Dysphagia, A.K.A. difficulty swallowing, is fairly common throughout the elderly community and can be found in younger age groups as well. Dysphagia is often a symptom of some other disease process. Some of the more common causes of dysphagia are stroke, dementia, Parkinson’s disease, and esophageal blockage. Basic signs that clinicians look for when considering dysphagia are food sticking in the throat, coughing or choking, wet voice, and nasal or oral regurgitation. Some medications can also affect swallowing ability.
Treating dysphagia has had fairly mixed results regarding which treatment is more effective, but multiple approaches are available. Electrical and thermal stimulation, muscle exercises, and acupuncture have all shown some success in helping restore the swallow reflex; however, many individuals only have the option to manage their dysphagia as best they can. Controlling and treating dysphagia is an important part in increasing quality of life and avoiding illnesses like aspiration pneumonia.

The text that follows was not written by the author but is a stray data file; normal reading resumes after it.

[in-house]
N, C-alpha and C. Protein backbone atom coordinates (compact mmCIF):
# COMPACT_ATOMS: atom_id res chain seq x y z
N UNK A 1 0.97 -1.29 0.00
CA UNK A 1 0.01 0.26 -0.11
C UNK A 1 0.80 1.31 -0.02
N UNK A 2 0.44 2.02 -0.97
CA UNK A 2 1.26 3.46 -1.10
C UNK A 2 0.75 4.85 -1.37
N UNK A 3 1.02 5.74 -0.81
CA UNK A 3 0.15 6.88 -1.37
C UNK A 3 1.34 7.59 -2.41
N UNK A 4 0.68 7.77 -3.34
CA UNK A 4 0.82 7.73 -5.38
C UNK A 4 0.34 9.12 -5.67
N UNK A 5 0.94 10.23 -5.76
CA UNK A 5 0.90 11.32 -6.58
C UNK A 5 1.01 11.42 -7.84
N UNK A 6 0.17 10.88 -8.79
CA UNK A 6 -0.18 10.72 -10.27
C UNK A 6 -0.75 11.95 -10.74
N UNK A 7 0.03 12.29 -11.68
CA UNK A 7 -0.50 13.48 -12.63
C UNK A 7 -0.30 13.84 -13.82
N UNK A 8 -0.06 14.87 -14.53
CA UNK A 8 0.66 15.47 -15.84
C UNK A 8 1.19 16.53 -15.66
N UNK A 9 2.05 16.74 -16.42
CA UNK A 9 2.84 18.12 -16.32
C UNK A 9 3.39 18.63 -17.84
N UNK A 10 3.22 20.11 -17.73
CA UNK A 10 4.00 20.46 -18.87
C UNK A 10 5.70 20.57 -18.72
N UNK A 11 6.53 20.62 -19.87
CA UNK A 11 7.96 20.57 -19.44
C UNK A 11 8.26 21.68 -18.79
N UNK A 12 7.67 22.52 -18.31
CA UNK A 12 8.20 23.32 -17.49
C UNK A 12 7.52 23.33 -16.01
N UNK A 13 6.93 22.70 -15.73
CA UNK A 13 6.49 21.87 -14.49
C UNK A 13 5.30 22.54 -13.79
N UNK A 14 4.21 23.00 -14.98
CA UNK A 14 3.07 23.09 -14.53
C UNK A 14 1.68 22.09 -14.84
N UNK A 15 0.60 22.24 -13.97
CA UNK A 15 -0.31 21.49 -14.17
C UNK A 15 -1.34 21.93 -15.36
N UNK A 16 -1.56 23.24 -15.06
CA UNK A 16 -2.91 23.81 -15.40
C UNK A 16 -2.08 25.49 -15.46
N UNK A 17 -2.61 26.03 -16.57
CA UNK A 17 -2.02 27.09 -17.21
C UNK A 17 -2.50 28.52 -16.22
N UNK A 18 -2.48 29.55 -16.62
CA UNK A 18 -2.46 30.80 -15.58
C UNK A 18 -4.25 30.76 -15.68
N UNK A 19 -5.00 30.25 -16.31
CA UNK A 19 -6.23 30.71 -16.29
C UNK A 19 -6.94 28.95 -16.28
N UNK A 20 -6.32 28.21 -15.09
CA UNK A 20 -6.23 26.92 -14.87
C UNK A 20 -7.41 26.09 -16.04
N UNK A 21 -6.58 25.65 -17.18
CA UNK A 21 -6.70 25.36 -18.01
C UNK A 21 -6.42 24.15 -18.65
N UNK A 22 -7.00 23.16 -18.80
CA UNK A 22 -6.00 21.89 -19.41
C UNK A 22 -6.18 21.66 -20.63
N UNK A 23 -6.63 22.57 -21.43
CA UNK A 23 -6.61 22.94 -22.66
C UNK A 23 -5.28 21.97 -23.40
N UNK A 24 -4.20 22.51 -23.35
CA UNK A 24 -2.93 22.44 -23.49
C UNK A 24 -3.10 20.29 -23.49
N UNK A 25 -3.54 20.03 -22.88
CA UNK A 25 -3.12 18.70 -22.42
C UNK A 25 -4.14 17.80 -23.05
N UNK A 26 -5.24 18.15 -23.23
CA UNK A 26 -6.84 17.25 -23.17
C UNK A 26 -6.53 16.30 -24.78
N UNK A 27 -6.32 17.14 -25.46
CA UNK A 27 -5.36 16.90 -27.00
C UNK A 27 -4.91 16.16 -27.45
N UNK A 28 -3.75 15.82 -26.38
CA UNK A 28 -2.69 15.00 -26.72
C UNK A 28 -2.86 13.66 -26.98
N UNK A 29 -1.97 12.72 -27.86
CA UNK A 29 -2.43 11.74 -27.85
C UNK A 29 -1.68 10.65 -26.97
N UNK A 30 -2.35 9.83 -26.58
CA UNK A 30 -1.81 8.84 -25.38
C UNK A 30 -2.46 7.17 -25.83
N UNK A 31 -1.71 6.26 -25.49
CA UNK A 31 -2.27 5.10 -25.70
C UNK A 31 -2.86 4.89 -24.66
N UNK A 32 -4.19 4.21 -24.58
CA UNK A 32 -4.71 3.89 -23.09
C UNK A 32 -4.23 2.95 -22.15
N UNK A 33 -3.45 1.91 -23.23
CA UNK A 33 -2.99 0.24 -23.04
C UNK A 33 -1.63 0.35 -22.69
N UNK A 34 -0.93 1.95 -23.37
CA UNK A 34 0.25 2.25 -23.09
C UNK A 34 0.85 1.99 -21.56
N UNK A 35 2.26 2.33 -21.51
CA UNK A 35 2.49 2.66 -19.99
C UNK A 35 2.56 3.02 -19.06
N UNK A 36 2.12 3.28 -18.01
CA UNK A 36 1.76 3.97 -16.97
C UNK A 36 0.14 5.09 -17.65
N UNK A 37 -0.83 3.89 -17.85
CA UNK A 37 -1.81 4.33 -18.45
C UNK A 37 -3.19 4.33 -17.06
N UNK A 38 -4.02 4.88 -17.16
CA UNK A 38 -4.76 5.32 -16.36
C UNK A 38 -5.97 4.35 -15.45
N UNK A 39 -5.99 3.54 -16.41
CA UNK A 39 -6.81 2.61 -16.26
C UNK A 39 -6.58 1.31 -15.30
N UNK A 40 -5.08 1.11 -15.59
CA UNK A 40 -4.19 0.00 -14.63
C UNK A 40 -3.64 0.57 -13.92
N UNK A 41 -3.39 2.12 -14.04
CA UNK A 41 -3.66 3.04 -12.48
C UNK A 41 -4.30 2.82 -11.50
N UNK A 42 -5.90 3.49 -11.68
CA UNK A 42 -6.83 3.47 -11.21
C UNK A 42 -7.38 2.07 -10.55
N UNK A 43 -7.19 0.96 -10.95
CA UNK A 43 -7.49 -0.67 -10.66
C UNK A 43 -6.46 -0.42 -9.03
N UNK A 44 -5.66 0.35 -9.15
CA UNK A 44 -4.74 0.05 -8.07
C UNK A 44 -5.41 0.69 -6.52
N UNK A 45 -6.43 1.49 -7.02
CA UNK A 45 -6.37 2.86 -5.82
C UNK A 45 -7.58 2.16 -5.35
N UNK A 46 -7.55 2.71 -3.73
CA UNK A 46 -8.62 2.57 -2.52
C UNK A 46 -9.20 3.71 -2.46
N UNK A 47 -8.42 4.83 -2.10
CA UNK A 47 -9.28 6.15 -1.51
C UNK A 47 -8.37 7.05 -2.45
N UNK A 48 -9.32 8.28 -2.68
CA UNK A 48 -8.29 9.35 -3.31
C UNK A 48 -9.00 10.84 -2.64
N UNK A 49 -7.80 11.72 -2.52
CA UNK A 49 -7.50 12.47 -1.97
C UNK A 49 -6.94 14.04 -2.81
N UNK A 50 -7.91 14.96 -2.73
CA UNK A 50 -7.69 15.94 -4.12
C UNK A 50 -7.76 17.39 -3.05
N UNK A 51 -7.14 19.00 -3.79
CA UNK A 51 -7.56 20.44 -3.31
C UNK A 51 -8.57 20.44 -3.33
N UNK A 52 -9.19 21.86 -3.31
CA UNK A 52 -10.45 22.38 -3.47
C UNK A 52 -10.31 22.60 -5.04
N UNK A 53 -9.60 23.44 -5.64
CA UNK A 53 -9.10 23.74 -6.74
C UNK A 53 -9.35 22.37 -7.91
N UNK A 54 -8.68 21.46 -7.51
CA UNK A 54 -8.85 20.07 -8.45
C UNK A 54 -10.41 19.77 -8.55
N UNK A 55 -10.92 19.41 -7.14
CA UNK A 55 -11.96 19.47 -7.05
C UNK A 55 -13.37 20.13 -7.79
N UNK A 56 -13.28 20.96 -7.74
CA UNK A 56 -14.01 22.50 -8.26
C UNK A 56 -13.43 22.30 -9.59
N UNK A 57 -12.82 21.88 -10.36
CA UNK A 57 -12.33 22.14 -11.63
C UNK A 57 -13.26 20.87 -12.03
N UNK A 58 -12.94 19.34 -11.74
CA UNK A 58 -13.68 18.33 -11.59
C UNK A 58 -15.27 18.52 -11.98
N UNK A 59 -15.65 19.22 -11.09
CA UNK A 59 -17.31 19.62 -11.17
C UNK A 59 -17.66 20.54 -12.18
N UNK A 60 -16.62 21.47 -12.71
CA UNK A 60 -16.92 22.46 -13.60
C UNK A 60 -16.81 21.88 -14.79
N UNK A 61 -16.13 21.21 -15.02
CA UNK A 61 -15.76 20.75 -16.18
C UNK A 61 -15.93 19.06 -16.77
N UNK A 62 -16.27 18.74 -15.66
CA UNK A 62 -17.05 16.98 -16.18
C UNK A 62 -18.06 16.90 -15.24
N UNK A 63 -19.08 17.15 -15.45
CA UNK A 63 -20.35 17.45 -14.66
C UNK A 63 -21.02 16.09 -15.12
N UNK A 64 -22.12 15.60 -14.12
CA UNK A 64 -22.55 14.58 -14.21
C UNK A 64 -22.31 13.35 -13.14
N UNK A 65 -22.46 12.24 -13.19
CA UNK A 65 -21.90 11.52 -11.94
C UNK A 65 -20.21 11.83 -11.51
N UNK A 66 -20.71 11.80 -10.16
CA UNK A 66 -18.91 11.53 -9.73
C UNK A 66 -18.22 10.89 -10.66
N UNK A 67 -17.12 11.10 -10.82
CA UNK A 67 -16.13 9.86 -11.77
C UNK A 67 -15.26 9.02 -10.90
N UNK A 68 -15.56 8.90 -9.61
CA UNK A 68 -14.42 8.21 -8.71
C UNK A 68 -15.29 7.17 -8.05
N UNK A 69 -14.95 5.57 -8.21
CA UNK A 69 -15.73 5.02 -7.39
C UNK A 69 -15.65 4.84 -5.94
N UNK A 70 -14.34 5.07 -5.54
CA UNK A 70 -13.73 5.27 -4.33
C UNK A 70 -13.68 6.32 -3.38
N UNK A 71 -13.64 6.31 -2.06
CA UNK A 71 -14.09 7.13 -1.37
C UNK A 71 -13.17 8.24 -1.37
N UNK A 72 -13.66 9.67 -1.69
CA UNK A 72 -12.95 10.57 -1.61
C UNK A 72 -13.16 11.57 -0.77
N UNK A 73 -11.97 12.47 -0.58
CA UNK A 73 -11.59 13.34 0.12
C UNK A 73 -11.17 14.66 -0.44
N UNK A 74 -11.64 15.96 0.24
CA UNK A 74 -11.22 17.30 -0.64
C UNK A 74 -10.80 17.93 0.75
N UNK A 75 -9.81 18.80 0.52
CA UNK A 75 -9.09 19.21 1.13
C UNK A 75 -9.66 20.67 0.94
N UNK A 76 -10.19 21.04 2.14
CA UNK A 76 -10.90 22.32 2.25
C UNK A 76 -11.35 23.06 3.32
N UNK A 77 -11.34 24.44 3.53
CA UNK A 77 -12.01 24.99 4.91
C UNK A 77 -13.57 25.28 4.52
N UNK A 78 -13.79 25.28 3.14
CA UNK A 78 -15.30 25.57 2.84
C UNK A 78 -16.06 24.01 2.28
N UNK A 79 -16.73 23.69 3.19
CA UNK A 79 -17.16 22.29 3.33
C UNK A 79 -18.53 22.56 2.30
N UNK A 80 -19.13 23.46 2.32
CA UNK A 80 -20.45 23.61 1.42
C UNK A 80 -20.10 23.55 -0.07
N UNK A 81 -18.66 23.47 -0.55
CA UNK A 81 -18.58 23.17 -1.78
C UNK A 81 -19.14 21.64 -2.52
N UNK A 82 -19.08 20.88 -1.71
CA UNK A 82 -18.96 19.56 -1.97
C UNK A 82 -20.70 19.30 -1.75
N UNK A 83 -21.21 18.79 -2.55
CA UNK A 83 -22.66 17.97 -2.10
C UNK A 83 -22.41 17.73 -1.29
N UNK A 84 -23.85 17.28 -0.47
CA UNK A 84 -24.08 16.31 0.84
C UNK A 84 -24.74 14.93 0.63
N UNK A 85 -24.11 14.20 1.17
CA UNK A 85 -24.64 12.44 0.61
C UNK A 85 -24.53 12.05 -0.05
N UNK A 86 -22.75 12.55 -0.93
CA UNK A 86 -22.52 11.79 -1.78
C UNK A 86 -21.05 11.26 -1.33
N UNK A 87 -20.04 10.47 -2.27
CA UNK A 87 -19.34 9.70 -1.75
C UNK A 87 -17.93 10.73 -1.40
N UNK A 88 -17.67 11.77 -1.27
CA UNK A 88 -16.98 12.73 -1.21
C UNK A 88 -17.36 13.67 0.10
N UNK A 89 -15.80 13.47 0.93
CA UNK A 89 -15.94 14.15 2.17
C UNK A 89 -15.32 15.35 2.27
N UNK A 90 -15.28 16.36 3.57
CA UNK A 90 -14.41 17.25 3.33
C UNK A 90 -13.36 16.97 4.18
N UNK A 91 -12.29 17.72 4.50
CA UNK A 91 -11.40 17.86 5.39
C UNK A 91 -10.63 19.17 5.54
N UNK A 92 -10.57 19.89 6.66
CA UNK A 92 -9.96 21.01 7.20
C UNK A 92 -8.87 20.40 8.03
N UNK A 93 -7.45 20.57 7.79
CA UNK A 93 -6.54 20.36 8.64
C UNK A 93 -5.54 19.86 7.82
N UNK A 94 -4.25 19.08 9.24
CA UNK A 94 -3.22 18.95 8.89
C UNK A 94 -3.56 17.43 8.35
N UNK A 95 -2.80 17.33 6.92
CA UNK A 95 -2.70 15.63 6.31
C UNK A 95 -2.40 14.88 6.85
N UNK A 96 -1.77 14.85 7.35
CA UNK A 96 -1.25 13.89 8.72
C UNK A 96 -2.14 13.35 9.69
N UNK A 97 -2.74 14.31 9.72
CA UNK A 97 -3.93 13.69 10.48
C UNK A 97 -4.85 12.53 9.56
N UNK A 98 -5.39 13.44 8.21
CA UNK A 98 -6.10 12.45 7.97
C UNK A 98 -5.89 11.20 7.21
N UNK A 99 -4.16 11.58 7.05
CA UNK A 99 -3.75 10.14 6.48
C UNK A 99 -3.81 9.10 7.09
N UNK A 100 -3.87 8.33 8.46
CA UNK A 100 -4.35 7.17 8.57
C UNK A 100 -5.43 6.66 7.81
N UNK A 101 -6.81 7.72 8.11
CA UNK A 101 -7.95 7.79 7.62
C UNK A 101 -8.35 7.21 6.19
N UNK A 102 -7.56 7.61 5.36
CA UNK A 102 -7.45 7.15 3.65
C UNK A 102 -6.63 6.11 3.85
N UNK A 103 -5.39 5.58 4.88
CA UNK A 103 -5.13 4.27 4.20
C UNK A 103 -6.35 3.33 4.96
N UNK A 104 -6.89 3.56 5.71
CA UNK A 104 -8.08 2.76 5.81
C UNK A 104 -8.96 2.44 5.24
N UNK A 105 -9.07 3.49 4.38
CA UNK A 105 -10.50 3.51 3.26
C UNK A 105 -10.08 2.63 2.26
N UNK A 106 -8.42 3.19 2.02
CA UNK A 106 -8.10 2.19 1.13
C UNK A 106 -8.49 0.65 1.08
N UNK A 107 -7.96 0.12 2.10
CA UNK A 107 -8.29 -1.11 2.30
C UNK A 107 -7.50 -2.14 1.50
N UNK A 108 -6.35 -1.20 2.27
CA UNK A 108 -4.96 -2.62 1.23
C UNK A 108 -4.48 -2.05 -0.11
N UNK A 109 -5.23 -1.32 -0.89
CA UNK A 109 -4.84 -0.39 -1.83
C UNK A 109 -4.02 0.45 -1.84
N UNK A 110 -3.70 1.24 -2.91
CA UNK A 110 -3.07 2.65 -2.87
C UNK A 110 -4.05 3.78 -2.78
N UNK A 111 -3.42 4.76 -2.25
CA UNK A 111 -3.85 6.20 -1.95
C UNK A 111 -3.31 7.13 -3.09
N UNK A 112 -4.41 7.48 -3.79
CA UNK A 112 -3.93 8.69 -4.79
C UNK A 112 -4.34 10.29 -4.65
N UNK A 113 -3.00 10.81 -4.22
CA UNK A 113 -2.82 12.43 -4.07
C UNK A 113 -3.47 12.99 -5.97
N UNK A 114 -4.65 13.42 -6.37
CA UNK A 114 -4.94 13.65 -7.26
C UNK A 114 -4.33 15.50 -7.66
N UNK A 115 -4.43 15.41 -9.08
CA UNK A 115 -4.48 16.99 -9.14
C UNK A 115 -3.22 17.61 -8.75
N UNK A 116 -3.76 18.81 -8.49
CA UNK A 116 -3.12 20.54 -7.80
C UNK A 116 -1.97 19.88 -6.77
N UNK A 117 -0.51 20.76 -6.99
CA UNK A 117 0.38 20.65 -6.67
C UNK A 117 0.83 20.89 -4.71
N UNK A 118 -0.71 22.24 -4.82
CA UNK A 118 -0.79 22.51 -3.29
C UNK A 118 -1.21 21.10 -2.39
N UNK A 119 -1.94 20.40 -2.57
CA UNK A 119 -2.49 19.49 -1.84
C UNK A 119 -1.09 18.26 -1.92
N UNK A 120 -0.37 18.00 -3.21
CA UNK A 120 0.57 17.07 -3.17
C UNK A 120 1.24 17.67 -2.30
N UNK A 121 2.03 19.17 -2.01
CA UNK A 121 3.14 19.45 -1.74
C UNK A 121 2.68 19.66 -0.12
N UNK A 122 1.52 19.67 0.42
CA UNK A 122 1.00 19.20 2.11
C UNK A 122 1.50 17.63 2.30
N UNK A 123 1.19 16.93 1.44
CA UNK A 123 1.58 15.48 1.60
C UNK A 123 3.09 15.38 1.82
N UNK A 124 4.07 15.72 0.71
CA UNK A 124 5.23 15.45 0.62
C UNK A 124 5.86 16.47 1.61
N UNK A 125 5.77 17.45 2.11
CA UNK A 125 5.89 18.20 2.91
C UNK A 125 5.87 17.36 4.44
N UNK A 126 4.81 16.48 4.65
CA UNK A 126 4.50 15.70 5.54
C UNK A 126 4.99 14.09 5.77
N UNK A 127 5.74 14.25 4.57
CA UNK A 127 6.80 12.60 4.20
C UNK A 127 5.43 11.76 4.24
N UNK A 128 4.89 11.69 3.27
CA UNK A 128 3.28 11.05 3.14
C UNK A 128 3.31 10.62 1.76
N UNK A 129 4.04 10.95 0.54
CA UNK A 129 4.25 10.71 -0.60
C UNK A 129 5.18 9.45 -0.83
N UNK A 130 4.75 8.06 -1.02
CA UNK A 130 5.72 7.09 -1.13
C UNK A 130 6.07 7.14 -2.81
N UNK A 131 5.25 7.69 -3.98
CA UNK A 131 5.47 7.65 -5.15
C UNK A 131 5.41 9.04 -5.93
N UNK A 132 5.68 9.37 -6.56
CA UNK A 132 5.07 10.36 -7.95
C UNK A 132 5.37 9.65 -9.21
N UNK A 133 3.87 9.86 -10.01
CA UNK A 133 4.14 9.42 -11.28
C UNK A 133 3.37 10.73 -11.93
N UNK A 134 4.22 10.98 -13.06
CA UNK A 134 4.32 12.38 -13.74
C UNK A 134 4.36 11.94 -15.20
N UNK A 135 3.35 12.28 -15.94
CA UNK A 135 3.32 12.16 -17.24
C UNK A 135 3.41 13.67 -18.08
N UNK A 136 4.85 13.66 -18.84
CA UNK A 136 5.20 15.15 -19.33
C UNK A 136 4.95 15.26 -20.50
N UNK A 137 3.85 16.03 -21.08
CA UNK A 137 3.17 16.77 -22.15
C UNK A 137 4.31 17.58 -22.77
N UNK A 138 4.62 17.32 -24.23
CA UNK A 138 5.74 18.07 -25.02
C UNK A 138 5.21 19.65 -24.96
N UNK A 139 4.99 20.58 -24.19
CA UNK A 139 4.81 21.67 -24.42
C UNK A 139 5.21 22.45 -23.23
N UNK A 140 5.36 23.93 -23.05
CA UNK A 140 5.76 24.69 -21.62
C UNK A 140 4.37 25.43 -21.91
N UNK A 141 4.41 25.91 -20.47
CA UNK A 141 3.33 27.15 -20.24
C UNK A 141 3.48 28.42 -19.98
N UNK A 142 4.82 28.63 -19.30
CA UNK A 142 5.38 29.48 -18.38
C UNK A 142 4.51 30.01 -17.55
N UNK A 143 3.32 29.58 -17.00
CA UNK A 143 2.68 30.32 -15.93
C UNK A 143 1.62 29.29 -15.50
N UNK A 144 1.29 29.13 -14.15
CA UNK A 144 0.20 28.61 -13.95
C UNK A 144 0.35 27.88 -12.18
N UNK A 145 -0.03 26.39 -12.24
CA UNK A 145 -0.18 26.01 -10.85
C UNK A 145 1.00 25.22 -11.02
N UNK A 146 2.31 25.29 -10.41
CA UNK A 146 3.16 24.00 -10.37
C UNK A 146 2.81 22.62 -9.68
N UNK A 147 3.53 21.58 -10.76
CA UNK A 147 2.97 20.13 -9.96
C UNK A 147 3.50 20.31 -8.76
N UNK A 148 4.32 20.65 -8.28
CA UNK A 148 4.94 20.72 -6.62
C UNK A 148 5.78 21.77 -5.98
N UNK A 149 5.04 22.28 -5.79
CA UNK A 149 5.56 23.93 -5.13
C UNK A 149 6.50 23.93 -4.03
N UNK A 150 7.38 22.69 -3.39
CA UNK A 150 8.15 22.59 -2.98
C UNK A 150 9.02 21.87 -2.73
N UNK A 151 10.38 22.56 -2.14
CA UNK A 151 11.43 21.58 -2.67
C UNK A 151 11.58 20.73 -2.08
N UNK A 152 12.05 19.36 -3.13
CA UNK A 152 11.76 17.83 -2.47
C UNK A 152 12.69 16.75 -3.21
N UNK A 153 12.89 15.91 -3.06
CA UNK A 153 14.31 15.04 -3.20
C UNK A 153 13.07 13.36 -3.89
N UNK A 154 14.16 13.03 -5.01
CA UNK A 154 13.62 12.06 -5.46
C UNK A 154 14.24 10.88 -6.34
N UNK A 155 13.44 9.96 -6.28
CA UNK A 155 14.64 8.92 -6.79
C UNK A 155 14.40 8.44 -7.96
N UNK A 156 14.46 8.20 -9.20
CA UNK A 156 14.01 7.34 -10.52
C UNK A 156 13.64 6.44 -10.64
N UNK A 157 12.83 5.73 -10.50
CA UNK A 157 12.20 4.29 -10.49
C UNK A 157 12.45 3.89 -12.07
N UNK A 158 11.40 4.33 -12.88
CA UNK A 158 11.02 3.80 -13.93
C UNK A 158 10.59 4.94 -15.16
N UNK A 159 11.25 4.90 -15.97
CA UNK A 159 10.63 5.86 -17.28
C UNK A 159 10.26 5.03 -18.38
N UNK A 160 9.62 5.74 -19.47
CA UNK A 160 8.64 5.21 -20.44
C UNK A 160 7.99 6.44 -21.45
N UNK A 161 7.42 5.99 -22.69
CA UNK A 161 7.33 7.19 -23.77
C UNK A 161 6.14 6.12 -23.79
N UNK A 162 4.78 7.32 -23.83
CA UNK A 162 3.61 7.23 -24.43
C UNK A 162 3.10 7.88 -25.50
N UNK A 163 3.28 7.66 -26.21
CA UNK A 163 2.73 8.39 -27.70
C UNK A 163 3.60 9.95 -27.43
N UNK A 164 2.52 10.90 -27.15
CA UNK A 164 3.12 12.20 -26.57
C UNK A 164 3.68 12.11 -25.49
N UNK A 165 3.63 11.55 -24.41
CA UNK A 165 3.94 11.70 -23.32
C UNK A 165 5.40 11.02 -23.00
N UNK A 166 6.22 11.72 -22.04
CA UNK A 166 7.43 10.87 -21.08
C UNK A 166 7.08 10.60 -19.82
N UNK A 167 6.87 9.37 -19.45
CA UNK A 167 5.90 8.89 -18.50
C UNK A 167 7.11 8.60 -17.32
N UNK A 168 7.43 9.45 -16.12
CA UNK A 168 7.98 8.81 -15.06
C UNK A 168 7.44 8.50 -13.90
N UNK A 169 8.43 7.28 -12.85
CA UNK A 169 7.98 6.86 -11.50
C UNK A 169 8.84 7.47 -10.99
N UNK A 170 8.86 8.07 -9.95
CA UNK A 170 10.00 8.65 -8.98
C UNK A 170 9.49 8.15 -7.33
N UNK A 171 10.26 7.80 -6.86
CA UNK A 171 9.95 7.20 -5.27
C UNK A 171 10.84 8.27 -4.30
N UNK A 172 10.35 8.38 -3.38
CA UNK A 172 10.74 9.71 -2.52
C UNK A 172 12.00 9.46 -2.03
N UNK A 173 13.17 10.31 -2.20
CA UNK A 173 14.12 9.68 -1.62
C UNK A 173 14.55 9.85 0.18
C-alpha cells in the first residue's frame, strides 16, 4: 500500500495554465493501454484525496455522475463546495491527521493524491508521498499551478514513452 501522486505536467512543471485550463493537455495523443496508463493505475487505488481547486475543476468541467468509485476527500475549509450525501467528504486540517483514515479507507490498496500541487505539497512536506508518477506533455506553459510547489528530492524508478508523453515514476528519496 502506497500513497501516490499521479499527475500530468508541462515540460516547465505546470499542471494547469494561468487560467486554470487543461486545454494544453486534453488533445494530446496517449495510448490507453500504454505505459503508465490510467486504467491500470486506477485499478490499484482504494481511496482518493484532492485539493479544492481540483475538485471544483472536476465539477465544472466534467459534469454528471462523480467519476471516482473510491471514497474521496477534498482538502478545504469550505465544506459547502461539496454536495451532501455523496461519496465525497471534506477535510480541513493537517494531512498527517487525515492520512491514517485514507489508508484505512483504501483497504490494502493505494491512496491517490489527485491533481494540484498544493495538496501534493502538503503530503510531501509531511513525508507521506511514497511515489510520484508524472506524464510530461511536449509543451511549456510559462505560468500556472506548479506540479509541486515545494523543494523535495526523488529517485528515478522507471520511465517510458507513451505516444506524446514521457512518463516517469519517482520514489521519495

Modifying diets is one way to increase quality of life and is minimally invasive. For instance, some dysphagia patients may have difficulty swallowing thin liquids (like normal water of apple juice), but could more easily swallow those same drinks if thickened to a nectar, honey, or even pudding thickness. Other ways to modify foods would be to puree hard vegetables, meats, and other challenging foods so that they are a texture easily and safely swallowed. Apart from the safety concerns these techniques also make eating a much less tiring ordeal, and should improve oral intake. When you can no longer feed yourself, or the person you are taking care of, please inform your physician so that they can direct you to a Registered Dietitian or Speech Language Pathologist to oversee this feeding problem. If you are unable to eat enough food, even with these diet modifications, then alternate feeding methods should begin to be considered. Short term goals can be met with a naso-gastric feeding tube, but long term feeding needs should be met with a percutaneous endoscopie gastrostomy (PEG) tube. These tubes allow special formulas to be delivered directly to the GI tract, avoiding any swallowing difficulties. Both pros and cons exist for these tube feeding strategies, and the risks should always be compared to the gains when receiving such treatment.
Texas AgriLife Extension.